Why Breeders Are Better Than Shelters (14 Reasons)

When you buy a dog from a breeder, you can train it exactly how you want. In addition, you will know exactly what breed it is and what temperament it has. All in all, the pros of buying from a breeder outweigh those of buying from a shelter.

The following sections will discuss 14 reasons why buying a dog from a breeder is better than adopting from a shelter.

1.   You Can See the Puppy’s Parents

Buying from a breeder allows you to see the puppy’s parents, which can give you insight into how your puppy will look and behave. It is important to ask the breeder what kind of temperament the parents display so you have a better idea of what to expect from their offspring.

2.   Puppies From a Breeder Are Purebred

A study by the National Animal Interest Alliance revealed that only about five percent of shelter dogs are purebreds, which disproves the misconception that you can easily adopt a purebred dog from a shelter rather than choosing a breeder. Owning a purebred dog is beneficial because the breeder can share the puppy’s genetic heritage and medical history, which are the next two reasons.

3.   A Breeder Can Tell You the Puppy’s Breeding History

When you meet with a breeder, they can share their knowledge of the puppy’s pedigree, perhaps even going back several generations. A detailed pedigree contains valuable information about a dog’s phenotype, or its predictable patterns of behavior, and body composition.

4.    You Can Learn the Puppy’s Medical History

Once you have chosen a responsible breeder, you should ask whether genetic testing has been done on the dog’s parents; this can reveal information such as weak hips or joints. In addition, it is important to clarify how the sale contract will handle health concerns or under which conditions the breeder will reclaim the dog. The American Kennel Club recommends meeting the breeder in person to ask these questions and get a full medical history.

5.   You Can Take Time to Research the Perfect Breed

When you choose to buy from a breeder, you can take your time to research different breeds and carefully consider which dog will best fit your lifestyle and home environment. For example, larger breeds require more space and thrive in families with an active lifestyle, while some breeds might be more anxious at being left alone if you spend long hours at work.

6.   A Shelter Won’t Have The Breed You Want

No one can predict which breeds will be available at a rescue shelter at any given time. Often, a shelter will not have the specific breed you are looking for, and you will be forced to wait, possibly a long time, before bringing home a pet to join your family.

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7.   You Can See the Puppy’s Environment

Another challenge of adopting from an animal shelter is not knowing what type of behavior to expect once you bring the dog home because you have no way of knowing its prior experiences. When you buy from a breeder, you can visit the environment in which the puppy was born.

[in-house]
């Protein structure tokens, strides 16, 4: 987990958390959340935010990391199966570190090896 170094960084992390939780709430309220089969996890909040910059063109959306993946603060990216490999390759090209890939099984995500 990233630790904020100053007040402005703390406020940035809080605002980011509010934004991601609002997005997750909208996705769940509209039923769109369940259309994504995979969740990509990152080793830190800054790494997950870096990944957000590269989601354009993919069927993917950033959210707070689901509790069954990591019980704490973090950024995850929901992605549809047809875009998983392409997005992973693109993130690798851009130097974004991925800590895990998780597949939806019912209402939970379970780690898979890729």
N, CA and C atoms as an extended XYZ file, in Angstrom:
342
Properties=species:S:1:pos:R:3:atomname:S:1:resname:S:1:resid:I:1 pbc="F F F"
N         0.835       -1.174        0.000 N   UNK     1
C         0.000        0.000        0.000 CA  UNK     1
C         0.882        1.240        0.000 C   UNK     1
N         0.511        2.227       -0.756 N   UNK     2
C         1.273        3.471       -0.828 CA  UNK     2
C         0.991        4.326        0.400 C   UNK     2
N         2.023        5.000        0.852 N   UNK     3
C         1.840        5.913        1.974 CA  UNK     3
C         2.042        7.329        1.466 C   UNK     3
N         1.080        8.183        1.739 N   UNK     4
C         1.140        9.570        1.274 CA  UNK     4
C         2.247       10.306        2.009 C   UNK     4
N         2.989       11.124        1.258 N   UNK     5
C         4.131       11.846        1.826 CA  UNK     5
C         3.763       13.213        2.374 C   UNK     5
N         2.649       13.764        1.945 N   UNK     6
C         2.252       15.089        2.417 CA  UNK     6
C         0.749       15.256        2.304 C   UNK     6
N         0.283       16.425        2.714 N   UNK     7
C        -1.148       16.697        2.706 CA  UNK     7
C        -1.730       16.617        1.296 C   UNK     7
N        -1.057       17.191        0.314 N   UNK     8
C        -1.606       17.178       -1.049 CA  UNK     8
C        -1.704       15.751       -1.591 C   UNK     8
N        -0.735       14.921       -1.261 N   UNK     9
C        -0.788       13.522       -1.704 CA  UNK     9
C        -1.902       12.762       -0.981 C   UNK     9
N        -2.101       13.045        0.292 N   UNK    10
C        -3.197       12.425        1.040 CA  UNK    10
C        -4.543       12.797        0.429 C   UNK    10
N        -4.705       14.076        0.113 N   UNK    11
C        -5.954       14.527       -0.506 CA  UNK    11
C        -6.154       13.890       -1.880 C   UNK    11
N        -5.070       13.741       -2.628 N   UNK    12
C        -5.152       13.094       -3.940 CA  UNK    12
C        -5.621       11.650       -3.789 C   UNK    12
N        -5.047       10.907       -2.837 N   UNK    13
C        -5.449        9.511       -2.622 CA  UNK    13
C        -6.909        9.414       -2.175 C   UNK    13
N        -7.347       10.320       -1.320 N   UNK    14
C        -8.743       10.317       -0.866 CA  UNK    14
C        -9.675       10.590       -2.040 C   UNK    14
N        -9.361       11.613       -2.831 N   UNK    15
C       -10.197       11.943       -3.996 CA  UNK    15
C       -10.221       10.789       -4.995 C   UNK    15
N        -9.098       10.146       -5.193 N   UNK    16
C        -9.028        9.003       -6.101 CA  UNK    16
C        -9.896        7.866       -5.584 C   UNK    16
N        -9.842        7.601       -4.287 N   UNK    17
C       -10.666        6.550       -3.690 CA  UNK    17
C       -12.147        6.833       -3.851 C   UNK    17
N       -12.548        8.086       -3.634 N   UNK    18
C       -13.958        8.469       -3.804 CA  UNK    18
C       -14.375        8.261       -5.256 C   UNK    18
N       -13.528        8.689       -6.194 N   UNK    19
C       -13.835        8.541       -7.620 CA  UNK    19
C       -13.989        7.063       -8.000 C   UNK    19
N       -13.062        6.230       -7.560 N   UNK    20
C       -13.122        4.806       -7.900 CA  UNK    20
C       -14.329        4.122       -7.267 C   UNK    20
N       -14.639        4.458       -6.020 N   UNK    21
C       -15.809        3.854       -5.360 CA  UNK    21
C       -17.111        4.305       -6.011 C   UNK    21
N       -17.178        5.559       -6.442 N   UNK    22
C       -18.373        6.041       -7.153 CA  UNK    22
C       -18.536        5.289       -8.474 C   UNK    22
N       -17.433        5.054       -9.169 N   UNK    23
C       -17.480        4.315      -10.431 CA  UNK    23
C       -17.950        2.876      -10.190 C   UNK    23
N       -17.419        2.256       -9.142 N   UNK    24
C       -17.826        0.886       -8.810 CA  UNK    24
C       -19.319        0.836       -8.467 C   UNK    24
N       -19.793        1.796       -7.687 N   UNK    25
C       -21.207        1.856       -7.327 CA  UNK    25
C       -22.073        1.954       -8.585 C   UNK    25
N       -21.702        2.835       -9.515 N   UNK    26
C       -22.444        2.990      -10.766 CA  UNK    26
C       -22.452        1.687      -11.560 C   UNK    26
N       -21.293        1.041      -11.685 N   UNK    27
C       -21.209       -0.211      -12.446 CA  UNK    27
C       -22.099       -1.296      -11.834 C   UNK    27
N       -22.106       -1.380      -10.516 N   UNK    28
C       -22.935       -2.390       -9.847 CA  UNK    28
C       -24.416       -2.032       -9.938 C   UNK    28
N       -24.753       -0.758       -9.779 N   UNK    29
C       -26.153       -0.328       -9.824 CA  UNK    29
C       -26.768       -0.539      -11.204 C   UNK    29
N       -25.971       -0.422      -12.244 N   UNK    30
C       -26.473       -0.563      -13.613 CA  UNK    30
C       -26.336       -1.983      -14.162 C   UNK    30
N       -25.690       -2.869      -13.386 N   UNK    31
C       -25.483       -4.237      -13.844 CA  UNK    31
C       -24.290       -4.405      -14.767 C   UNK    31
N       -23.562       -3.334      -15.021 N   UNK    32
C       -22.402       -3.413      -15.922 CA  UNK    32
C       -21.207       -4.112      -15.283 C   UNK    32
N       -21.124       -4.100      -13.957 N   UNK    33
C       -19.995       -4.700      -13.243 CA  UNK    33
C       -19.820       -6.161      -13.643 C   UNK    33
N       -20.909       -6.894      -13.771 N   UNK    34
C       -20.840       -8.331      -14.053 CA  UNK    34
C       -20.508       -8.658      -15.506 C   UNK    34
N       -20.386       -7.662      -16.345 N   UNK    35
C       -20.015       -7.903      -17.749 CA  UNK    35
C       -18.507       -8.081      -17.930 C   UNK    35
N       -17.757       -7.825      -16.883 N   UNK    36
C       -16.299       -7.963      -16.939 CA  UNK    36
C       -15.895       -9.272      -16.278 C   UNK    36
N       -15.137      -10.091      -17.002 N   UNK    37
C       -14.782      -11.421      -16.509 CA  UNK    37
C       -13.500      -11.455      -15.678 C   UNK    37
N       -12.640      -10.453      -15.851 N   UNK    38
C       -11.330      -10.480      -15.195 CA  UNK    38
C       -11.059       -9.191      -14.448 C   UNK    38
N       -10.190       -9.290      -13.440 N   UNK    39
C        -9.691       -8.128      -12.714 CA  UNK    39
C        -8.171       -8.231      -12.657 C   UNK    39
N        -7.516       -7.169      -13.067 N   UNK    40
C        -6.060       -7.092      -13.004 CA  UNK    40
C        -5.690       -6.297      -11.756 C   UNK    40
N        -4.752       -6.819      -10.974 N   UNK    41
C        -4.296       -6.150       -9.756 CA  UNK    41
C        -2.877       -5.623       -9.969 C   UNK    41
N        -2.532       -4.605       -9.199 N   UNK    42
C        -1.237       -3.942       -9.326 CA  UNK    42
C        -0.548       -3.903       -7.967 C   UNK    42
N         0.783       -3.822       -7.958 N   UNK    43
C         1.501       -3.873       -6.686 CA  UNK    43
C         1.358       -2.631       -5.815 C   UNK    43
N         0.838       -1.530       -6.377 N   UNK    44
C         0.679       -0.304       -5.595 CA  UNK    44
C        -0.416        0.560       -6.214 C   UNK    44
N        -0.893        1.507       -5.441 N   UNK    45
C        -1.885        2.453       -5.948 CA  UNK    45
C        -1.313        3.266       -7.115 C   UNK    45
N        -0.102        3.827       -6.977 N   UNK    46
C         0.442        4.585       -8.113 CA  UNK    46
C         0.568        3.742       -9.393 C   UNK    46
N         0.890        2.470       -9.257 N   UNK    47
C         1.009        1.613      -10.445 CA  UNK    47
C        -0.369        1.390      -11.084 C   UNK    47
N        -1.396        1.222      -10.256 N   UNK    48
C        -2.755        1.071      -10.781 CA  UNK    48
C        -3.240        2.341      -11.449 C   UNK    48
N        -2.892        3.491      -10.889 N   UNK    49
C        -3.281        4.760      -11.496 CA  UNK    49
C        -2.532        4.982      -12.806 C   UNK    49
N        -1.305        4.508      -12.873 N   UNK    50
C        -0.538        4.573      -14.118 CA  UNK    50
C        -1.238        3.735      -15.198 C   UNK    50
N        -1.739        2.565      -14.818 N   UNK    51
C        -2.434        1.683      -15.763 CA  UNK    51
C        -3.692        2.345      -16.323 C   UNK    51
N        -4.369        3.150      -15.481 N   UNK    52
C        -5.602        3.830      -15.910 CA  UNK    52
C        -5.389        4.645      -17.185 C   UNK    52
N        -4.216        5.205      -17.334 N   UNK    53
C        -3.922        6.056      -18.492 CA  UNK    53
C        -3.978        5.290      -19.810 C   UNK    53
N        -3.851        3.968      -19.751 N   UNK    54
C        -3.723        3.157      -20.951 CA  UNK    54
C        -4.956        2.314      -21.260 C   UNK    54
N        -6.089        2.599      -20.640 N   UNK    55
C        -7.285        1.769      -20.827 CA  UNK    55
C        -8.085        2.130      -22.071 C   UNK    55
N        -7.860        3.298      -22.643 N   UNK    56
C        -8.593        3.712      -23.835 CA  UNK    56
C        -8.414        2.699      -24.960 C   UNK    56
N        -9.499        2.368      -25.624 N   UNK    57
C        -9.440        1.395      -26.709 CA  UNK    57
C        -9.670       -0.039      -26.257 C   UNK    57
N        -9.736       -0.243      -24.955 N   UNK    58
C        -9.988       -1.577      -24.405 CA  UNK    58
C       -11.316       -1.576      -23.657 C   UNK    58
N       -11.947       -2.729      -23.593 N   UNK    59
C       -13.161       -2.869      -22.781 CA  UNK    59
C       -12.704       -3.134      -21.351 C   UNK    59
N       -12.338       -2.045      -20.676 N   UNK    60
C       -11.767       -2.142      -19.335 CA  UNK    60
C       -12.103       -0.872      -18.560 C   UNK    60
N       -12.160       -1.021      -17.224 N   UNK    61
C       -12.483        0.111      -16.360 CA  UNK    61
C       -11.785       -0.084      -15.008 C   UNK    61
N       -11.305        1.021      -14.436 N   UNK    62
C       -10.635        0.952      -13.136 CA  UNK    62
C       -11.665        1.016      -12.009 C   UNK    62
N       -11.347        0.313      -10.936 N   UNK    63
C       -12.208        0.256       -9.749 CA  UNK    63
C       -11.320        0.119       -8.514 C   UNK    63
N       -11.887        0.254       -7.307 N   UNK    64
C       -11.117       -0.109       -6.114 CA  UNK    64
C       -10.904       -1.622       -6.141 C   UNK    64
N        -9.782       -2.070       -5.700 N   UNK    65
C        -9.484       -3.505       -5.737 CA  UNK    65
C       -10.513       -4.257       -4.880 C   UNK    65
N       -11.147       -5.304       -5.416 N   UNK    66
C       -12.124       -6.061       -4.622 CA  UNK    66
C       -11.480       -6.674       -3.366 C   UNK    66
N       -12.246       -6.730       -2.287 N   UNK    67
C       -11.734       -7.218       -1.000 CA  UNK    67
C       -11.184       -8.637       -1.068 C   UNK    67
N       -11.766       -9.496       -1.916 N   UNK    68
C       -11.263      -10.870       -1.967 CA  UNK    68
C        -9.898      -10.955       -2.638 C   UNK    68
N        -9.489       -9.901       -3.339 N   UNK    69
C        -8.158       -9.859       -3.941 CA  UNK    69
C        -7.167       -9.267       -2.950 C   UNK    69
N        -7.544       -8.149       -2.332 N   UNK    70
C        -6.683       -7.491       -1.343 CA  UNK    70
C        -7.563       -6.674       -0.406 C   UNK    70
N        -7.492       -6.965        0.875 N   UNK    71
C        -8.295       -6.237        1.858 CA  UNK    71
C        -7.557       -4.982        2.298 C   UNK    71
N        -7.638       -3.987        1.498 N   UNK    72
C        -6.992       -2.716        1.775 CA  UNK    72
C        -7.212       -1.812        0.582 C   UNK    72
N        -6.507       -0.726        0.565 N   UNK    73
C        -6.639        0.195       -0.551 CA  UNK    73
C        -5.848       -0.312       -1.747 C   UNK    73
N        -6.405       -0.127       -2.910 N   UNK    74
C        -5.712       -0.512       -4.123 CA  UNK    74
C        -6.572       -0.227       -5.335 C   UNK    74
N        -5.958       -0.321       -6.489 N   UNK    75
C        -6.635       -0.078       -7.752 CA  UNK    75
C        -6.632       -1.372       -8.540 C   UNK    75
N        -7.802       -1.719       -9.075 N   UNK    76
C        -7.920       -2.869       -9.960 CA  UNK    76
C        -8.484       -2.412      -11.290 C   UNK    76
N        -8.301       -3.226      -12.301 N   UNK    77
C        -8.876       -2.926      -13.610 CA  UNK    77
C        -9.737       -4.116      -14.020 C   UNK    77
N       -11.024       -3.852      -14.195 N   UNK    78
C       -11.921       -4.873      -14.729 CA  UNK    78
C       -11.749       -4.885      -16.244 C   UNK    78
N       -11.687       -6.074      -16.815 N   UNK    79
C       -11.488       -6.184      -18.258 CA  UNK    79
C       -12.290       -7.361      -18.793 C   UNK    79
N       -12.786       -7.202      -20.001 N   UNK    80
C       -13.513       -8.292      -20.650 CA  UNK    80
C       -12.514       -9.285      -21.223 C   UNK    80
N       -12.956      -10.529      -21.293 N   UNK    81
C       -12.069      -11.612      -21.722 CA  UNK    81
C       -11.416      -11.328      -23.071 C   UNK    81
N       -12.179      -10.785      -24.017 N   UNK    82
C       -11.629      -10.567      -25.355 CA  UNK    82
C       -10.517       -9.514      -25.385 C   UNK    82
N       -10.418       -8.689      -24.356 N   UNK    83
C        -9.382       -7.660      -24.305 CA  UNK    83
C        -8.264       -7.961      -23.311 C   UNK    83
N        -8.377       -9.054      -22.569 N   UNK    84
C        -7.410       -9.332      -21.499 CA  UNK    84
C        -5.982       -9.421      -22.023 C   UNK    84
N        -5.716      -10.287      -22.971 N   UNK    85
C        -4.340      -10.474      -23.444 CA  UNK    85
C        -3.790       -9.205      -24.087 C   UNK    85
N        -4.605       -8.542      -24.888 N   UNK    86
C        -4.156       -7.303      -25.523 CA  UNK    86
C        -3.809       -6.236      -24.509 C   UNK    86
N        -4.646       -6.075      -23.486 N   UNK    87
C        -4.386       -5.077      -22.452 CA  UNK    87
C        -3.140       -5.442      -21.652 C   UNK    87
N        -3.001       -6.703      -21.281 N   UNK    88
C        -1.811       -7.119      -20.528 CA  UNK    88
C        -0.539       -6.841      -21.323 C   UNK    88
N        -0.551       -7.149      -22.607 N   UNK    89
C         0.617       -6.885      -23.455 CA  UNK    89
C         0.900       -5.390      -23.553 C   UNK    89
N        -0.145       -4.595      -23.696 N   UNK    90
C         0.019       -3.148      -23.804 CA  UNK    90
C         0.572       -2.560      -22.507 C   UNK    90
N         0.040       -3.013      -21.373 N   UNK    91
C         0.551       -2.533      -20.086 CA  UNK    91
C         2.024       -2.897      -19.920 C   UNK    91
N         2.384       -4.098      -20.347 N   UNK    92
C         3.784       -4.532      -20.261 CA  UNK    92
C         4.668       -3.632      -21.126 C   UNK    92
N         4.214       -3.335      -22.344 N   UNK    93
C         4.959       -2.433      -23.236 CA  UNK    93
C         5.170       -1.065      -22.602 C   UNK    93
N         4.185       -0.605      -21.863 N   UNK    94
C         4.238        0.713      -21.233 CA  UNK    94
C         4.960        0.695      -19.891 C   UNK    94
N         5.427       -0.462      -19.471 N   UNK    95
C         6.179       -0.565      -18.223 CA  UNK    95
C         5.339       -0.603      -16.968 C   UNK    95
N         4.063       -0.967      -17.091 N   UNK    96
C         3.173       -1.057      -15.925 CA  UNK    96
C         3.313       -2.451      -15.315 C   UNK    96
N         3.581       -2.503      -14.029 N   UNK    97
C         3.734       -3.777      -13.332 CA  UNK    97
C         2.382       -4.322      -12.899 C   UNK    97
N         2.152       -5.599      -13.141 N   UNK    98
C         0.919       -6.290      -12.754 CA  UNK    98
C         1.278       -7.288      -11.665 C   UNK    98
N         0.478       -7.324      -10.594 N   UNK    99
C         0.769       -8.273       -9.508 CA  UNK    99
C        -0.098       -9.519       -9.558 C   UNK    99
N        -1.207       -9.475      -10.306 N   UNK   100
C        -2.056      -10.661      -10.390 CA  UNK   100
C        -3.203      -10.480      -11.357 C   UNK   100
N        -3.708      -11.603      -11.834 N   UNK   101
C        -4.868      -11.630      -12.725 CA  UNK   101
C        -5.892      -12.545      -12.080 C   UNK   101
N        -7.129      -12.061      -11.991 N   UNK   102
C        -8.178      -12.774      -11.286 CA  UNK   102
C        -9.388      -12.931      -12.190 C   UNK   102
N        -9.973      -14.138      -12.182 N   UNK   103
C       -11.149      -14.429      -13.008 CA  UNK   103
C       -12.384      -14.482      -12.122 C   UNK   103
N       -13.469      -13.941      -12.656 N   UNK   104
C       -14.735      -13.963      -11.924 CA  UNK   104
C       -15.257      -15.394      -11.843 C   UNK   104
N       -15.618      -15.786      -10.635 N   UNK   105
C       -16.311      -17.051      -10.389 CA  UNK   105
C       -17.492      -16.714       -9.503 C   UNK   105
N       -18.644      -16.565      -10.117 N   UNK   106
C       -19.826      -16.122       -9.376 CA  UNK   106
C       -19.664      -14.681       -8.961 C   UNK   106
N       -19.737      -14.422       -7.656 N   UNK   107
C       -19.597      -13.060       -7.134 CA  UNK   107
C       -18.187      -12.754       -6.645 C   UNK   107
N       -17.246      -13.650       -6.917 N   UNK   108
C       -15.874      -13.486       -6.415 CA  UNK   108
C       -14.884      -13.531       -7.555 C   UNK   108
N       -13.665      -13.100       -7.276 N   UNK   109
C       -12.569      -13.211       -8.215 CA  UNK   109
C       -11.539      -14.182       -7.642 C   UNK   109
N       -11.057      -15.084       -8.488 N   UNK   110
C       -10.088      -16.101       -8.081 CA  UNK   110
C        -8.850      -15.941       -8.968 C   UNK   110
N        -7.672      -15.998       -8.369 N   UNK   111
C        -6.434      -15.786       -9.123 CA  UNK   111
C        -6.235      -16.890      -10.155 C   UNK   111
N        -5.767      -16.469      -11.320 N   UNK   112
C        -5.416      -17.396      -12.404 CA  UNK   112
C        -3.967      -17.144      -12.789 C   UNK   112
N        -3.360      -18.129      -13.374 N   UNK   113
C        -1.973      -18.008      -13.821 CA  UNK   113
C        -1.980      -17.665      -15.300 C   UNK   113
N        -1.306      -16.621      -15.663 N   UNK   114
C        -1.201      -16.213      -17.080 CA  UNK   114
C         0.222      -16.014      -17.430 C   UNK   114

8.   A Little Research Can Help You Avoid a Puppy Mill

Puppy mills are facilities that breed dogs in confined areas under inhumane conditions. PAWS advises pet owners to watch out for these red flags: breeders who do not want to show customers where animals are being kept, puppies being sold at less than six weeks old, and a breeder who pressures buyers rather than asking them questions about their lifestyle and plans to care for the puppy.

9.   You Can Oversee the Puppy’s Training

Dogs from a shelter are often past the puppy stage and have already been trained and accustomed to certain behaviors. This can be a good thing if the dog is well behaved, or it can be dangerous if the dog has become aggressive; therefore, being the one to oversee the dog’s training can give you peace of mind.

10.  You Have More Control Over the Dog’s Behavior

There is no way to know what past trauma a rescue dog may have experienced and what situations might trigger undesirable behavior. Because buying a dog from a breeder gives you more information about its pedigree and environment and allows you to oversee the majority of its training, you will have more control over its behavior.

11.  Dogs in Shelters Can Develop Bad Habits

Dogs who live in a small shelter with many other dogs for a long period of time can grow accustomed to competing over food, toys, and attention, which can cause aggressive behavior, especially when the animal is eating. They can also become dependent on other dogs as they learn to live as part of a pack. If you do not own any other dogs, they could become lonely when you bring them home.

12.  Only A Small Percentage of Owners Adopt

While adopting a pet from a shelter can be an ethical choice that most animal non-profit organizations will recommend, the majority of pet owners do not adopt. According to a survey of pet owners from The Zebra, 12.8 percent of people adopted a pet in 2020 despite the adopt-don’t-shop campaign.

13. There Are Other Ways to Support Local Shelters

You can be involved in your community’s efforts to support stray animals even if you decide not to adopt. You can volunteer your time, donate money, or host fundraisers; most animal shelters depend on monetary donations as well as volunteers to continue functioning.

14.  You Get To Watch the Puppy Grow As Part of the Family

While it can be nice to bring home an older dog that is already potty trained, there is something special about bringing home a puppy, knowing that it will grow alongside your family. Many owners choose to buy a dog from a breeder because they get to experience the cute puppy stage, and get to share the experience of that dog growing old with them.